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Councillor Cillian Murphy: “There are metre-deep craters. That is utterly down to afforestation."

Forestry leaving Clare rural roads like ‘moonscapes’

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DAMAGE caused by forestry extraction to roads in West Clare has been compared to a “moonscape”, by one member of the local authority. 

Councillor Cillian Murphy was speaking in support of a motion from the Cathaoirleach at the May meeting of Clare County Council.

The chairperson, Councillor PJ Ryan called for the enactment of a bye-law holding timber harvesting benefactors responsible for any damaged to public roads during extraction operations.

“Most councillors will have come across this,” he said. “The issue is very prominent in West, East and South East Clare. When the roads are damaged, its virtually impossible to get any kind of contribution.

“These roads were never designed for these kinds of trucks. Some were only designed for a horse and cart. When the road gets damaged, its back to the local authority and its a huge drawn on our roads funding schemes. Residents are up in arms. They are asking why those taking out timber ore not paying. Its not in the legislation and that’s an absolutely serious problem.”

Seconding the motion, Councillor Murphy said he had received video and photos of a section of the L6083.

“There are metre-deep craters,” he said. “That is utterly down to afforestation. You also have to think of the impact on those running Group Water Schemes who have pipes under those roads. When it comes to this issue, we shouldn’t be ‘should’-ing we should be ‘can’-ing. If anyone else was doing this to property we are in charge of, we would be chasing them through the courts. The roads are being left like a moonscape.”

Councillor Pat Hayes said he too was supportive. “We have one of highest percentages of land planted anywhere in Ireland, in East Clare,” he said.

“We need an agreed policy. Some investment companies have ownership of large swathes of land. It’s difficult to follow up.

“I would encourage Senior Engineer John Leahy to sit down and draw up a scheme and a partnership. The value of forestry is also really important, but when it comes to the investment sector, it can be a challenge to find who owns the forestry.”

Councillor Joe Cooney described the motion as “fantastic”.

“In fairness to Coillte and private owners, they have come good on different occasions,” he said. “I am aware of owners who have paid into schemes. We need to acknowledge that. If there was something that could be put in place going forward, that would be great.”

Councillor Joe Garrihy noted that the issue is a national one. “I have been in touch with colleagues in Mayo and Galway and it was raised in the Seanad by Senator Martin Conway recently,” he said.

“The response he got from Minister Pippa Hackett was disappointing. This is a big issue in West Clare Municipal District. I would propose that we share the motion with all other councils. There was a big issue with a road in Kilnamona last year. Some other roads are almost impassable in the West Clare district due to damage.”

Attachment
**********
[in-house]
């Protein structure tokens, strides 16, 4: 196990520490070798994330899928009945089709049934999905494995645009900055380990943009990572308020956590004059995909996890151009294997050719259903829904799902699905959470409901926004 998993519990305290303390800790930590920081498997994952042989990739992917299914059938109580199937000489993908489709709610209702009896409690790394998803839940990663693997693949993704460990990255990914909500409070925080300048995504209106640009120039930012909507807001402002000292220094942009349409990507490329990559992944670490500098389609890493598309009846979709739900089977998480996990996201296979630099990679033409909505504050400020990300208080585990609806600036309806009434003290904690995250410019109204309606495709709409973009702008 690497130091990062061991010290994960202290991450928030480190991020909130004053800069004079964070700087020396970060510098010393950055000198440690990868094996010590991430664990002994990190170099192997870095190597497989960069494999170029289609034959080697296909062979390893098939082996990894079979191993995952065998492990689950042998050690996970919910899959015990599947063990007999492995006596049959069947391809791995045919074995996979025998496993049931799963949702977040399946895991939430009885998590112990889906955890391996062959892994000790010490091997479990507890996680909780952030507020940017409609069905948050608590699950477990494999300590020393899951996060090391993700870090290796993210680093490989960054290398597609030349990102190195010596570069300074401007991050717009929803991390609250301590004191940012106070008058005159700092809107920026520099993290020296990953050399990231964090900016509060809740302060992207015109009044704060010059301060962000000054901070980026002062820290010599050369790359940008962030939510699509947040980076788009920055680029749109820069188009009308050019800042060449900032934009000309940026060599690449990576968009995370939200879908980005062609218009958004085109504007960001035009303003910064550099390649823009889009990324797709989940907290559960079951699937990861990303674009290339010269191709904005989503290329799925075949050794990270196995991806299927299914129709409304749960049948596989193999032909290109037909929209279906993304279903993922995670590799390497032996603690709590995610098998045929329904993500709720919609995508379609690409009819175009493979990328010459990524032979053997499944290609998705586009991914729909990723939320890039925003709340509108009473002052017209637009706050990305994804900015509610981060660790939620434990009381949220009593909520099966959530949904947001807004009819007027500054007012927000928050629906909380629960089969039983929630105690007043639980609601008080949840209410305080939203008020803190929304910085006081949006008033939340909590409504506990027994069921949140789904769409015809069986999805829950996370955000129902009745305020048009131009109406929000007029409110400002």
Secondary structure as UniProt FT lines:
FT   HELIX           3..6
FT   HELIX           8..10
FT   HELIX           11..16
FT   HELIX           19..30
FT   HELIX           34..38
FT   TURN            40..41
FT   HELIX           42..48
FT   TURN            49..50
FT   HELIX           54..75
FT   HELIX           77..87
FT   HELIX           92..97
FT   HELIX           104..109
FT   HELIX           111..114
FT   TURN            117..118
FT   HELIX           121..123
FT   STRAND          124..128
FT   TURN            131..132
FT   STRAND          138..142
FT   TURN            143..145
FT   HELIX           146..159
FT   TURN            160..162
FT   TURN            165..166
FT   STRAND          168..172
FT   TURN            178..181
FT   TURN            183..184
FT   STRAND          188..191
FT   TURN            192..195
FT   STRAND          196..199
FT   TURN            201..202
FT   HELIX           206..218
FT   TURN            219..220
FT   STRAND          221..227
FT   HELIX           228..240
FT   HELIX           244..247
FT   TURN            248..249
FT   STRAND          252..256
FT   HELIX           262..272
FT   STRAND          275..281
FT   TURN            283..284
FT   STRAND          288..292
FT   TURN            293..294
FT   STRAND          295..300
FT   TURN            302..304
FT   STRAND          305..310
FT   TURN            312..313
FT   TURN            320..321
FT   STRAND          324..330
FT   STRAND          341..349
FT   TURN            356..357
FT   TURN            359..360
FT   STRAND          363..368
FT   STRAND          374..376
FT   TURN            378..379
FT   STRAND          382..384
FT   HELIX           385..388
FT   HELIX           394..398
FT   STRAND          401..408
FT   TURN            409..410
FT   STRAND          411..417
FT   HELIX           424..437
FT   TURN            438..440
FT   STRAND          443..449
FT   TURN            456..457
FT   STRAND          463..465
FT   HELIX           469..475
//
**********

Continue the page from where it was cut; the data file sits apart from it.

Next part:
Councillor Michael Begley said that when it came to forestry owners, Coillte, particularly in East Clare, have contributed to the Community Improvement Scheme (CIS) and have put in their own continuing maintenance plans. 

“This must be one of the most major issues that is outside the planning process,” he said.

“If investors had to build a road, it would cost an awful lot of money. Instead, they are allowed, free of charge, to avail of a very poor road network. We need to have negotiations with the Department of Agriculture to get clauses included in forestry licences.”

Councillor Joe Killeen said there were lots of issues making forestry un-profitable. “Getting licences is near impossible,” he said.

“Extracting timber is also very difficult. When someone gets a licence, they must negotiate with the Roads Section, who can stop operations based on the weight of trucks. Someone has to be responsible, but it cant always be the Council. Ground rules need to be set. The Council need to insists and so does the Department, but we cant make it uneconomical to extract timber from someones own forest. There has to be sense on both sides.”

Mr Leahy outlined that the relevant legislation governing the issue if the 1993 Roads Act.

“We can’t issue bye-laws,” he said. “The Department of Agriculture issues forestry licences. These are then forwarded to the Municipal Districts for conditioning. That’s where the problem is because not all operators adhere to conditions.

“This is a national issue, but we do have a lot of forestry operators in Clare. The Council has commenced dialogue with operators and Department. We are making good progress and going in the right direction.”

A written response from Mr Leahy noted that the issue affects East and West Clare, but is worse in the latter area.

“Communication and meetings have taken place between Clare County Council Roads Section and West Clare Municipal District, Department of Agriculture and with forestry operators. It is recognised that the system in place is not working as well as it could. Significant progress is being made with a view to improving the current arrangements and to find a solution that will work for all stakeholders.”

Councillor Ryan thanked Mr Leahy for his response. “We want to make sure Council doesnt have to pick up the tab,” he said. “Those who live on roads need proper access to their property.”

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